The Observatory reported later that Kurdish fighters captured more villages near Tal Abyad on Sunday adding that jihadis blew up to bridges southeast and southwest of the town to prevent them from pushing forward.
"It's only a matter of time before this area is liberated," Naasan told The Associated Press by telephone from northern Syria, saying the Kurds surround Tal Abyad from the east, west and south. The Turkish border — and the soldiers there — now hem the extremists in from the north.
However, Rami Abdurrahman, who heads the Observatory, said Islamic State fighters still control the road linking the Turkish border with Raqqa.
Brett McGurk, the U.S. deputy special presidential envoy for the global coalition to counter the Islamic State group, told NBC's "Meet the Press" program on Sunday that Kurdish fighters and other units in Syria are scoring major territorial gains against the Islamic state group. Using an alternative acronym for the group, McGurk said the Kurdish fighters are "really giving a beating to ISIS and they're very close to cutting off the main supply route that ISIS has into its capital of Raqqa."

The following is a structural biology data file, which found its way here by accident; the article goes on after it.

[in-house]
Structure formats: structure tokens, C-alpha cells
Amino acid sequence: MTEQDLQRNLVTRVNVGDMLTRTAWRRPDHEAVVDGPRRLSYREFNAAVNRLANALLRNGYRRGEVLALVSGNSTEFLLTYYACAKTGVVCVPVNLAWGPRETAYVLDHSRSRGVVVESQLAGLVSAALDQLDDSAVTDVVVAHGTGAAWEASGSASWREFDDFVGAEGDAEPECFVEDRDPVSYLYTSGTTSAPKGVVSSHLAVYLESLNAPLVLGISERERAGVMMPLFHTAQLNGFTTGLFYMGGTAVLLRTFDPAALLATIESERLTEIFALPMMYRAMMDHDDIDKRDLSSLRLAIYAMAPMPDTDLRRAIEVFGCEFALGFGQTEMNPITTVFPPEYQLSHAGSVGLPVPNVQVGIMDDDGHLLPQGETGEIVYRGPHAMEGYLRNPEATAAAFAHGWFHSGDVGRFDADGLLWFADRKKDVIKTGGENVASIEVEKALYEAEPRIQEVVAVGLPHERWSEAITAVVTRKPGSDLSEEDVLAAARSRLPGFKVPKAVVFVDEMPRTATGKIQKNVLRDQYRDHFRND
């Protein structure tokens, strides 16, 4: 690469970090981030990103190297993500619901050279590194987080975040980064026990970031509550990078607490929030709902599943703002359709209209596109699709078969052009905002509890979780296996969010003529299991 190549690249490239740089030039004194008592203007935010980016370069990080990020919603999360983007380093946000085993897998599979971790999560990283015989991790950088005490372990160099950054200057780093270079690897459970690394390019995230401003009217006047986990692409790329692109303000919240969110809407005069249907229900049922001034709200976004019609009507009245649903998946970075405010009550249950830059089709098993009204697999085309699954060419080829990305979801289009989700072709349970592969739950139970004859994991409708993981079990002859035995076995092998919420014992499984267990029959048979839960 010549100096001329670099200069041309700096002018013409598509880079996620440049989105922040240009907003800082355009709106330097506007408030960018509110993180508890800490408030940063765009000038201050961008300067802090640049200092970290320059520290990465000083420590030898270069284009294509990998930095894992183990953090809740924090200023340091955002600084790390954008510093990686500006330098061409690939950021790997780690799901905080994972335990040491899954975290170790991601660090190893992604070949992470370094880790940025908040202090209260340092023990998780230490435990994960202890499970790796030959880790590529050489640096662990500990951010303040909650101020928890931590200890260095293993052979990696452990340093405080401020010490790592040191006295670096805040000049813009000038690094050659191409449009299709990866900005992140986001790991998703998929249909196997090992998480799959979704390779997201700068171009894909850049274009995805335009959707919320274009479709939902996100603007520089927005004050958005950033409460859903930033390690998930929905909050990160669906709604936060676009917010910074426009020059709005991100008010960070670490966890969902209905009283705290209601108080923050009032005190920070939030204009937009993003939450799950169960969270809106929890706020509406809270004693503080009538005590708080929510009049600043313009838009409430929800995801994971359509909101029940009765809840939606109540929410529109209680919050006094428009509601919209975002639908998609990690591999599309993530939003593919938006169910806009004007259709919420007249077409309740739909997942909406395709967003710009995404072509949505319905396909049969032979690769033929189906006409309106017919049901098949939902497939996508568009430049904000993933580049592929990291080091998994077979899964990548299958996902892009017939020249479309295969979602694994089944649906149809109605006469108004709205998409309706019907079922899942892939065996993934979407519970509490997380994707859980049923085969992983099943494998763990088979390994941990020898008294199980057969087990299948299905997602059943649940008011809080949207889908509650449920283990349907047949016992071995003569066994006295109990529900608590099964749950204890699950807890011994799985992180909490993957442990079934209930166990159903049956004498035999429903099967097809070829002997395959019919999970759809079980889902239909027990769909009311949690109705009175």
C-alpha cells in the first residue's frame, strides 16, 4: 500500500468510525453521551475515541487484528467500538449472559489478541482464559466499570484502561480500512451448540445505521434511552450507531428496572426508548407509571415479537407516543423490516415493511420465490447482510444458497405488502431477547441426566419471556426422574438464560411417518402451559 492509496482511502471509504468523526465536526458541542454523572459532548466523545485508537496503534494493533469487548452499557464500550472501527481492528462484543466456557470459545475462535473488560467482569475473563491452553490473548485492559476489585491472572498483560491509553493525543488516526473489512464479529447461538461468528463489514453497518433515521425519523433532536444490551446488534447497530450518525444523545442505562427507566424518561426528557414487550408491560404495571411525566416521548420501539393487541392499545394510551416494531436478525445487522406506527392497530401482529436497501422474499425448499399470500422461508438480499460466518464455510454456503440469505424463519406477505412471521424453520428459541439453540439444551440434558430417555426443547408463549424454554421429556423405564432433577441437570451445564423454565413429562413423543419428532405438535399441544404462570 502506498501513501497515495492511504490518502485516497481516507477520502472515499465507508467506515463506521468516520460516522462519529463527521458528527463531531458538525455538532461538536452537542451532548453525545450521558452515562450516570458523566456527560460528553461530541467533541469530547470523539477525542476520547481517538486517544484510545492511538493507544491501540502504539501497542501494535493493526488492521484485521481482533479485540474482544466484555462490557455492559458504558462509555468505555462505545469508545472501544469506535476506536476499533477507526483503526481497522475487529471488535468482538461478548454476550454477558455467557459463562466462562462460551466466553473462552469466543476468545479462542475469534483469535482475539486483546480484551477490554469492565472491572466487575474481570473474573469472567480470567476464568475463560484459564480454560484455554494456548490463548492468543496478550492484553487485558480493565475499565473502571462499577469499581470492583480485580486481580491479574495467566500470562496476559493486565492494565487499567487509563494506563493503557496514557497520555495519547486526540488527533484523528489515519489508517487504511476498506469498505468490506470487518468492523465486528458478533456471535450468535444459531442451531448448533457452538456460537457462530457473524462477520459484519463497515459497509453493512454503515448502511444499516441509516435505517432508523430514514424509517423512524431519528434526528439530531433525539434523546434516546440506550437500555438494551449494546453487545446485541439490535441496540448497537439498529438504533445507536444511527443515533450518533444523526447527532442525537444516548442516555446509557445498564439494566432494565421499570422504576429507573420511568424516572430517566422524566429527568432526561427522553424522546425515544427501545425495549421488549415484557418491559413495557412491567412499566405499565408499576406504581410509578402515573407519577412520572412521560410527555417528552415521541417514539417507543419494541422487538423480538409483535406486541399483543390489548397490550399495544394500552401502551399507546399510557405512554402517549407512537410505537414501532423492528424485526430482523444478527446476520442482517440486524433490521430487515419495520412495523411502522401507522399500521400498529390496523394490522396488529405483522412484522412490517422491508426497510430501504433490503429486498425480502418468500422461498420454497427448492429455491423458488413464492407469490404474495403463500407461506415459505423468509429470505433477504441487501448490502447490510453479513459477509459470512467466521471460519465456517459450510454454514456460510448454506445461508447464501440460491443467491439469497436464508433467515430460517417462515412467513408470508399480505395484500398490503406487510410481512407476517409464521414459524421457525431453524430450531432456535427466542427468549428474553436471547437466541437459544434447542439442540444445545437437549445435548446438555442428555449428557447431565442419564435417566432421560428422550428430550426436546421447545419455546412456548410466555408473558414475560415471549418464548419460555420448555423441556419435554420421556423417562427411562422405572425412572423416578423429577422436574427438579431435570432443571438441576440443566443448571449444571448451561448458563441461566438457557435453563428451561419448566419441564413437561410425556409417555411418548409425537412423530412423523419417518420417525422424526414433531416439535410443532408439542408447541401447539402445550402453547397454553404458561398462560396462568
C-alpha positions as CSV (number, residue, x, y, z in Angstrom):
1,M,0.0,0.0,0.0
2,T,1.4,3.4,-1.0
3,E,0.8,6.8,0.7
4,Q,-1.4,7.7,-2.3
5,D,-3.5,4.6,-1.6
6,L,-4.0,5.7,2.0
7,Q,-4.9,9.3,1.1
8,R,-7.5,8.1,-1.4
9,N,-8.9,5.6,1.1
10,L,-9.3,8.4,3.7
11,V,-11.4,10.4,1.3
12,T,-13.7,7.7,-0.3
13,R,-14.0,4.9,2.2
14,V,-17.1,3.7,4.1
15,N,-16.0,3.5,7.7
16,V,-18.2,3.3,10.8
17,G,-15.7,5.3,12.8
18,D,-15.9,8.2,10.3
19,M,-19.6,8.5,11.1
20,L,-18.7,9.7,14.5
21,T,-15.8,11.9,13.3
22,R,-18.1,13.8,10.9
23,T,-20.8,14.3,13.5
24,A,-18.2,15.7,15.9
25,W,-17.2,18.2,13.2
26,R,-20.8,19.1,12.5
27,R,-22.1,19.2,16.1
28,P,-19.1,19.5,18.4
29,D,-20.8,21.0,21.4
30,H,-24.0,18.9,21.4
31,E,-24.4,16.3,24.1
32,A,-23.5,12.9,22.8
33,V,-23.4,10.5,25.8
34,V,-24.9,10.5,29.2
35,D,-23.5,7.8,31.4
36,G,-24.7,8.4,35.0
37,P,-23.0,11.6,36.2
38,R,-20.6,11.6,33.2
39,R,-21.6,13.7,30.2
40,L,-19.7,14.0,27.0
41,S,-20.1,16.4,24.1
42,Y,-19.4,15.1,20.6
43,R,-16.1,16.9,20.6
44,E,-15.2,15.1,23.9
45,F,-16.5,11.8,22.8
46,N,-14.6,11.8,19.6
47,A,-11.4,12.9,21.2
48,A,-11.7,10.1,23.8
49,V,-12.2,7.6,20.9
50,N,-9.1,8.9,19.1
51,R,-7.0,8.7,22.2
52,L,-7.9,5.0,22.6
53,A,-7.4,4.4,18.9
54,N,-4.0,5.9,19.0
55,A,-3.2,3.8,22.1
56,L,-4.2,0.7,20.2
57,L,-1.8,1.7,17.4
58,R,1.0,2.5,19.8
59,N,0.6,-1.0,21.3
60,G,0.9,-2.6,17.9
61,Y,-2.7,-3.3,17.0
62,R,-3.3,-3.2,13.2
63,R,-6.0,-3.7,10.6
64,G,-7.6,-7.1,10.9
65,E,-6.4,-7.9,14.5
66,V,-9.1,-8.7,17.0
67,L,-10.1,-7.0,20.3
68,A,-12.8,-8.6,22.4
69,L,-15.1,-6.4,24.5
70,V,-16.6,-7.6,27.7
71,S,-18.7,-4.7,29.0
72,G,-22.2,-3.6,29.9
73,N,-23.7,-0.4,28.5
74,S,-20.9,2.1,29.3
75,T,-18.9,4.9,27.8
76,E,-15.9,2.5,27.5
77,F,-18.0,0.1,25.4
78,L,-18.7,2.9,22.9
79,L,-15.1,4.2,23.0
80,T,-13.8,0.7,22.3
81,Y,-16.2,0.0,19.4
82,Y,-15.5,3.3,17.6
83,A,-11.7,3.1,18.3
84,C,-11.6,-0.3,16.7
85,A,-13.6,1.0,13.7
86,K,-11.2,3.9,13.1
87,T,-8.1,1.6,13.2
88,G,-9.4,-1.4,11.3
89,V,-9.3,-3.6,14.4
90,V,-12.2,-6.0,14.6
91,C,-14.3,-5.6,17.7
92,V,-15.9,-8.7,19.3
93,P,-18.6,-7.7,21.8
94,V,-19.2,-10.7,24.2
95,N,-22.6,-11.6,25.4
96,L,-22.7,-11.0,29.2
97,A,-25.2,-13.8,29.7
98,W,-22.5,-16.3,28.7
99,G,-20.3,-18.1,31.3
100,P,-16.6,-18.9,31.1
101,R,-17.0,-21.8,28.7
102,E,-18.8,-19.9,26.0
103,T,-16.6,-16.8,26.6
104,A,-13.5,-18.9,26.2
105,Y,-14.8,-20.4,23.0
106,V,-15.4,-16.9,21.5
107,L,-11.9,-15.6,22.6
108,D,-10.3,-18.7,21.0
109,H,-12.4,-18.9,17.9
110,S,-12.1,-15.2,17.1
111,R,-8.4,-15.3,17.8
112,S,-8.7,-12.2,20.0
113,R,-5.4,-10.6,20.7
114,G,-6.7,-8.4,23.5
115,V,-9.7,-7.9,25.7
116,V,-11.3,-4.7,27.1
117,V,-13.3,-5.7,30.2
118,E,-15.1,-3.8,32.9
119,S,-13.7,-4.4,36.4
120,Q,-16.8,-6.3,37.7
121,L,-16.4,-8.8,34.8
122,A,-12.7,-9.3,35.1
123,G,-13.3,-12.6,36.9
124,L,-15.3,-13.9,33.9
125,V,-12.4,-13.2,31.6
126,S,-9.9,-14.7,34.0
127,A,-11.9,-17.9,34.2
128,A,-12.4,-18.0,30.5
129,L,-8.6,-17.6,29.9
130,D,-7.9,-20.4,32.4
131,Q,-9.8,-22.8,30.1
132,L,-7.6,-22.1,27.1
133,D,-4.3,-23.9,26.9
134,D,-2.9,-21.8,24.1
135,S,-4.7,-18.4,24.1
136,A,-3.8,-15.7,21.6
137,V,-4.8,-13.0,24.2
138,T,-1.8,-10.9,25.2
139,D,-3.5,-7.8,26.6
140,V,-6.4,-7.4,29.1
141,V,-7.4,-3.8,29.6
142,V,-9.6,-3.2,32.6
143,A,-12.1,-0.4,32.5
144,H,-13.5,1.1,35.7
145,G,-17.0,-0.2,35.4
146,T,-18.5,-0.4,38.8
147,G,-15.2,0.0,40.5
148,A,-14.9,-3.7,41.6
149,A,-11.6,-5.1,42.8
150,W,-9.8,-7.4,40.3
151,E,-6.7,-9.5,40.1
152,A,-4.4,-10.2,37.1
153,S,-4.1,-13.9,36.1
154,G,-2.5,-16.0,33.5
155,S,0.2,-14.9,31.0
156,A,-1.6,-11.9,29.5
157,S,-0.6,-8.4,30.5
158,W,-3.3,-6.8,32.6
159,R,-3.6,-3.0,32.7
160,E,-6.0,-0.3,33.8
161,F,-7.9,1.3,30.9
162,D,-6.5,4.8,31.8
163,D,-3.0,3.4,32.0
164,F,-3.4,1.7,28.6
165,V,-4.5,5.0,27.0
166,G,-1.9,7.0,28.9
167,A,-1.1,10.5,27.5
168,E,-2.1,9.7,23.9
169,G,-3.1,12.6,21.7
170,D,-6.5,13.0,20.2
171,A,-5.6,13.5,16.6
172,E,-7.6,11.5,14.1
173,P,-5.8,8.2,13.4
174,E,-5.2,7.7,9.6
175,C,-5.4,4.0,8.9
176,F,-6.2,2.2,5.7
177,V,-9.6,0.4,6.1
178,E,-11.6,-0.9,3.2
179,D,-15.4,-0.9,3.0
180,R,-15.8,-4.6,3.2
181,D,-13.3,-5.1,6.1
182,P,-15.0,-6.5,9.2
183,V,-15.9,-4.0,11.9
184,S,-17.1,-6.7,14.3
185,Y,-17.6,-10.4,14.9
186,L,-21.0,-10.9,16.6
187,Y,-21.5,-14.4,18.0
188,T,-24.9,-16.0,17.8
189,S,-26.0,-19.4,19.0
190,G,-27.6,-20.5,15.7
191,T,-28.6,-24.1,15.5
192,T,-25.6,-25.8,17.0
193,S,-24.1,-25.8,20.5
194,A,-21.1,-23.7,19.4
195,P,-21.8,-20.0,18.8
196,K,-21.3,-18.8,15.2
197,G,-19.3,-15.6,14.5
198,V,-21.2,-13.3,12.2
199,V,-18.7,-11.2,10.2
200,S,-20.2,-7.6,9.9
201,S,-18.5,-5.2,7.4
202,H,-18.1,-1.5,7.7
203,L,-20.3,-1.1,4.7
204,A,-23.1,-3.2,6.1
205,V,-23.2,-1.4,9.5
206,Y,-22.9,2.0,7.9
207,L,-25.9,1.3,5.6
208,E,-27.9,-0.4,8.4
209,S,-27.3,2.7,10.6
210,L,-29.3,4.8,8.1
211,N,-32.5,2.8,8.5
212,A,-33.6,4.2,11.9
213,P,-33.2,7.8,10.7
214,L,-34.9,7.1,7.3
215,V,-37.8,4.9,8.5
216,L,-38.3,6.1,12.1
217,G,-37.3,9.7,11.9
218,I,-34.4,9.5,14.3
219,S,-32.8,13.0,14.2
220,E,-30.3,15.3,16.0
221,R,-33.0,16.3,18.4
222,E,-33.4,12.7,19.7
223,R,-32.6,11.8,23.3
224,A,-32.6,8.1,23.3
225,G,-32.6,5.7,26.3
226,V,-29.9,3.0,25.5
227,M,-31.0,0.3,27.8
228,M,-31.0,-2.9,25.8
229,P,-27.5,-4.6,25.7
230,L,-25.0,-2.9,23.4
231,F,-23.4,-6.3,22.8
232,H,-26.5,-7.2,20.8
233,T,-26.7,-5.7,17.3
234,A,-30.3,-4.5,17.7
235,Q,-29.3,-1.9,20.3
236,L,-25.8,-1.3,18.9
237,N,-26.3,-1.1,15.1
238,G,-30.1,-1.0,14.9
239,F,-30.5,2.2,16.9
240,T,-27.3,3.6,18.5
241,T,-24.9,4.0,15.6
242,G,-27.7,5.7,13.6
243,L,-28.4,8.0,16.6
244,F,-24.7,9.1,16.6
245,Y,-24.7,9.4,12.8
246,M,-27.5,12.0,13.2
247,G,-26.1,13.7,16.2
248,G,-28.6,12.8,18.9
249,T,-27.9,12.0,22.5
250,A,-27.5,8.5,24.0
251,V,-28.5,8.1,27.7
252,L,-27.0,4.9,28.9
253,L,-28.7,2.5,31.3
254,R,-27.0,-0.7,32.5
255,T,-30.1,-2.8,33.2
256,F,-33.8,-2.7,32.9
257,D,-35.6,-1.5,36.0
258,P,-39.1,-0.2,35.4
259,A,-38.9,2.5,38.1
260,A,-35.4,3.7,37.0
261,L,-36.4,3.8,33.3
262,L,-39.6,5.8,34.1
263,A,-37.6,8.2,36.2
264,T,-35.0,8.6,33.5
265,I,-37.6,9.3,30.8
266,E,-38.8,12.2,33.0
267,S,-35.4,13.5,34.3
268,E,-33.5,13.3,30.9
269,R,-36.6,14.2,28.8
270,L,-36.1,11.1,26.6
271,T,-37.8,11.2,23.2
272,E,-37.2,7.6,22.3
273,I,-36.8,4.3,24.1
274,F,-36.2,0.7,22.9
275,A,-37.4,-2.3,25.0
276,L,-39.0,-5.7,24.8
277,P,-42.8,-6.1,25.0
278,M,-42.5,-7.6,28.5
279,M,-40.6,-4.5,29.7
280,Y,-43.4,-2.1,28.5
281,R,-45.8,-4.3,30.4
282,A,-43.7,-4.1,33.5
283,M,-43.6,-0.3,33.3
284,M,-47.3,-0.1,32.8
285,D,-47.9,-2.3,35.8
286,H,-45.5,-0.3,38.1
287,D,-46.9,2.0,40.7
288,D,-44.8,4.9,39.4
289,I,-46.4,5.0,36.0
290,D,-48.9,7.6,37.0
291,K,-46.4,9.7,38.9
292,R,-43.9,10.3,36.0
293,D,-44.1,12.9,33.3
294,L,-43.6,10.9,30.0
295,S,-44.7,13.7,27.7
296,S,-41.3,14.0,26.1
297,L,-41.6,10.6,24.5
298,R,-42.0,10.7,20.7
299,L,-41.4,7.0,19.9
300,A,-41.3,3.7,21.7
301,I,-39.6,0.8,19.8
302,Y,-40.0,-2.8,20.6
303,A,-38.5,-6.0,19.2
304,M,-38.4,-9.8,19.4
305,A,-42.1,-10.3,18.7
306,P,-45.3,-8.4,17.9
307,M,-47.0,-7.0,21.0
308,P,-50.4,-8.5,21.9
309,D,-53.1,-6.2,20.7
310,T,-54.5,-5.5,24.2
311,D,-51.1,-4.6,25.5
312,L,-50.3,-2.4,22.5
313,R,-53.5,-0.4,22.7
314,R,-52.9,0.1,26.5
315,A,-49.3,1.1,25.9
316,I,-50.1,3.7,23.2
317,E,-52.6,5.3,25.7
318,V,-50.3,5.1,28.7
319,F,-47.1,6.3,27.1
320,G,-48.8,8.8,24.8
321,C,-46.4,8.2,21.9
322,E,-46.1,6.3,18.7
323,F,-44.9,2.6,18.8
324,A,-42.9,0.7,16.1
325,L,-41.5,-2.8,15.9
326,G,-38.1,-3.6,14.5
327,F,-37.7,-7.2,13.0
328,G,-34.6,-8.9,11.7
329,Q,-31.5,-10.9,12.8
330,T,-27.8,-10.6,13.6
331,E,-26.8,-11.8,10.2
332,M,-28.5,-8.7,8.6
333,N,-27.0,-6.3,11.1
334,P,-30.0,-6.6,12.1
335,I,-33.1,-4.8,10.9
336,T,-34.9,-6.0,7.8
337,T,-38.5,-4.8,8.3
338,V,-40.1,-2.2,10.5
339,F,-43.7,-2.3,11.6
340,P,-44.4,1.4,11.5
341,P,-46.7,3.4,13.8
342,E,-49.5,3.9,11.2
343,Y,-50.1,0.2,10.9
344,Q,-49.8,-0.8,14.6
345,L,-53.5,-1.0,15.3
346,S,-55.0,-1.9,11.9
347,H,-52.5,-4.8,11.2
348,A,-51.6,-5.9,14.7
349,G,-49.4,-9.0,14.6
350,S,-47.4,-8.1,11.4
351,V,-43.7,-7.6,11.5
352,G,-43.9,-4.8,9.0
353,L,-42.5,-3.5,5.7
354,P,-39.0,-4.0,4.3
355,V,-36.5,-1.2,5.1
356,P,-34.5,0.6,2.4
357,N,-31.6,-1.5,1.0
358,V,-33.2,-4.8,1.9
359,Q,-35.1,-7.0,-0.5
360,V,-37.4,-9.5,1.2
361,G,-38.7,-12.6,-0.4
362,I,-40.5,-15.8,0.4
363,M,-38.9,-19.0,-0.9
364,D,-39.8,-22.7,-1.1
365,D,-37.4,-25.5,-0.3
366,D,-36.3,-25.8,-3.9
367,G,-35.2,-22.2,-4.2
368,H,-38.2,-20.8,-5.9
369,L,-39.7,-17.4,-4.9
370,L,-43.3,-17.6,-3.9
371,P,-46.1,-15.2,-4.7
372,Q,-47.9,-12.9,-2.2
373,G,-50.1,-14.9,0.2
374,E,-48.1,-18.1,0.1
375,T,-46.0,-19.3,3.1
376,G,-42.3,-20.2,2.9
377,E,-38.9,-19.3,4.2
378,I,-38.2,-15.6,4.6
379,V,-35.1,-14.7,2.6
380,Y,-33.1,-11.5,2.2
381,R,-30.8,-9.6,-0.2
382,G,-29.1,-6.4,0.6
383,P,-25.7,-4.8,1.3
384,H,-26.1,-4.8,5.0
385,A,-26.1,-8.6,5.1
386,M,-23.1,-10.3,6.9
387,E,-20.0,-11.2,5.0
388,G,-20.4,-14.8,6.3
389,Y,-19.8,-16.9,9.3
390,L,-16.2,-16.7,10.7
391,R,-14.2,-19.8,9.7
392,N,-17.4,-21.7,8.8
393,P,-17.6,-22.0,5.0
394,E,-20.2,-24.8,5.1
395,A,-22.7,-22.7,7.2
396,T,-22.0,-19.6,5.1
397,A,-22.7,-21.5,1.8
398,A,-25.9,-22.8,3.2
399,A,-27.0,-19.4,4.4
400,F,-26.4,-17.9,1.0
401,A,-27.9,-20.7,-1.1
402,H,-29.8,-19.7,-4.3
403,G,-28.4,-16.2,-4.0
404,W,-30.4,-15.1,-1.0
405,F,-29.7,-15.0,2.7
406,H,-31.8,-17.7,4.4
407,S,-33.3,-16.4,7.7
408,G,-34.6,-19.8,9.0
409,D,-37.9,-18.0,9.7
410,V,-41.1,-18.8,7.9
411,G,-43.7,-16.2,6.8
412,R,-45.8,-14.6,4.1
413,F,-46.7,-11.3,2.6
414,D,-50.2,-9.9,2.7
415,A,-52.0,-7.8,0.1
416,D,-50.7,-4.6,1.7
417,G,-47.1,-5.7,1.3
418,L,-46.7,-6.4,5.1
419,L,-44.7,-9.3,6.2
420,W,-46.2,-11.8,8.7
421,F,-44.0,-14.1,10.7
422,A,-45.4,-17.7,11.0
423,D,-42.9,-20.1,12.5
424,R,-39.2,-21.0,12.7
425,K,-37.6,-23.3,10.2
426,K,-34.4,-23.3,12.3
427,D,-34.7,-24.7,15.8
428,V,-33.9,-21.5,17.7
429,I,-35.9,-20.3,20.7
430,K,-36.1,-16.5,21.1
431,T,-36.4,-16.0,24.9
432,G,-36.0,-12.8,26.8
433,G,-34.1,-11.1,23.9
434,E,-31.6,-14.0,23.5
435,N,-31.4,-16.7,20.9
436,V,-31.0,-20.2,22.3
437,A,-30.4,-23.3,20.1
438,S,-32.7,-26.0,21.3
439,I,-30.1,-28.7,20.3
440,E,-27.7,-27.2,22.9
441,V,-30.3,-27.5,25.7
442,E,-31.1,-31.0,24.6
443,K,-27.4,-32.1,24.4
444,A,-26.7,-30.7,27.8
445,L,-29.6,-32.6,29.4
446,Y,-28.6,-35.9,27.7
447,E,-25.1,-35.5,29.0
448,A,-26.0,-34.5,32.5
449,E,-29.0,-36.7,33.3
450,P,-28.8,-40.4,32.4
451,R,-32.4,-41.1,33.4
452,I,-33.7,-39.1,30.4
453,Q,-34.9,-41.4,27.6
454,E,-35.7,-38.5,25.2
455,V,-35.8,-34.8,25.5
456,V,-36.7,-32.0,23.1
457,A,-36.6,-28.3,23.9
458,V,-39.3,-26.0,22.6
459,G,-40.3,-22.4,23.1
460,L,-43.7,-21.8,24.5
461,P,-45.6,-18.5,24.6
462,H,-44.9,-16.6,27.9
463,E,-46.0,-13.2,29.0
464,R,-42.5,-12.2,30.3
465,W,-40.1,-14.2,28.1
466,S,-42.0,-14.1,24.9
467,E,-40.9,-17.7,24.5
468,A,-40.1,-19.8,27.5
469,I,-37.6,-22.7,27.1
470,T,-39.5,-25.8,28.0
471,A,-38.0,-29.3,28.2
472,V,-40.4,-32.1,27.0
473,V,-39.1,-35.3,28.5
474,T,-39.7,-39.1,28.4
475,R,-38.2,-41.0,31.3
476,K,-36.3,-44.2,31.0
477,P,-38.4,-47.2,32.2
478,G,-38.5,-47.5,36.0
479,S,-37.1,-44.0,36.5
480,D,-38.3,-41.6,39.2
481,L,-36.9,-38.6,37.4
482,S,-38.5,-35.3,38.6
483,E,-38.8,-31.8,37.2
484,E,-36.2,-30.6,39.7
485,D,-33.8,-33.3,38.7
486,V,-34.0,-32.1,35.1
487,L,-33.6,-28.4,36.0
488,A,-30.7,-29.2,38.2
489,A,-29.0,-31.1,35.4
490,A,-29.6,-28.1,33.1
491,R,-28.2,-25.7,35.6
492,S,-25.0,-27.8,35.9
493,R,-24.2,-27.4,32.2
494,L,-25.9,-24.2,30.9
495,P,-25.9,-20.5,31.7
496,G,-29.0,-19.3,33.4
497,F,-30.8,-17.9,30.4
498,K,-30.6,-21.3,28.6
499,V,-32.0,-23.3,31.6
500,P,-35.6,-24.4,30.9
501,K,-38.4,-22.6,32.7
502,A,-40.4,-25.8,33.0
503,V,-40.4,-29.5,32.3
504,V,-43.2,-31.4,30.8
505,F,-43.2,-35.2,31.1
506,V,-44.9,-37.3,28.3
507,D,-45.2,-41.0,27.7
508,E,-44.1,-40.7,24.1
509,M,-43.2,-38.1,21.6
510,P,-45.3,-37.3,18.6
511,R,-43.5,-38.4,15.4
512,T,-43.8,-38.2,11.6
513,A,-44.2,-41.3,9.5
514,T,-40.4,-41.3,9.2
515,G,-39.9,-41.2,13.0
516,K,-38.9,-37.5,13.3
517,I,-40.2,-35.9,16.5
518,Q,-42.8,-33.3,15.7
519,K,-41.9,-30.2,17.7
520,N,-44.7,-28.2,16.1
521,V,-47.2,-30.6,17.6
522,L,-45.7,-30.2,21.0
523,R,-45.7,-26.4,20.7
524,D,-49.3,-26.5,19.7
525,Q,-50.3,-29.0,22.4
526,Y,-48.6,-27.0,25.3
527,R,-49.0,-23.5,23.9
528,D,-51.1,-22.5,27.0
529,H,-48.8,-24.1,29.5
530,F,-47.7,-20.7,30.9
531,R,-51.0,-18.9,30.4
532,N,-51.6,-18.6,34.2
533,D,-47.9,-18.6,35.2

Since the beginning of May, members of the main Syrian Kurdish force, the People's Protection Units, or YPG, have taken more than 200 small Kurdish and Christian towns in northeastern Syria, as well as strategic mountains seized earlier by the Islamic State group.
They have pushed into Raqqa province, a stronghold of the Islamic State group. Along the way, they have picked up ammunition, weapons and vehicles left behind by the jihadis, almost mirroring the way the extremists overran Iraqi positions last year in their sweep across a third of that country.
The Islamic State group has declared areas of Syria and Iraq it holds as part of its self-declared caliphate, demanding the loyalty of the world's Muslims. Their gruesome propaganda videos of mass killings have drawn in foreign fighters, many coming in over the border from Turkey.
Even if the Kurds cut off Tal Abyad from Raqqa, the Islamic State group could bring in fighters across the border in Syria's Aleppo province, where they still hold ground. However, that would be an indirect route that could expose them to other fighting amid the long Syrian civil war against President Bashar Assad.
In Syria, a country now split mostly between Islamic militants and forces loyal to Assad, the U.S. has found a reliable partner in the YPG, the country's strongest Kurdish militia. They are moderate, mostly secular fighters, driven by revolutionary fervor and a desire to eventually have a nation of their own carved out in the region.
U.S. airstrikes continued Sunday in the area, as an Associated Press journalist on the Turkish side of the border from Tal Abyad saw one strike east of the town.
Nasser Haj Mansour, a defense official in Syria's Kurdish region, said YPG officials are coordinating with the U.S.-led coalition regarding a possible attack on Tal Abyad. He added that the aerial coverage prevented the Islamic State group from bringing reinforcements to the area.
Mroue reported from Beirut. Associated Press writer Suzan Fraser in Ankara, Turkey contributed to this report.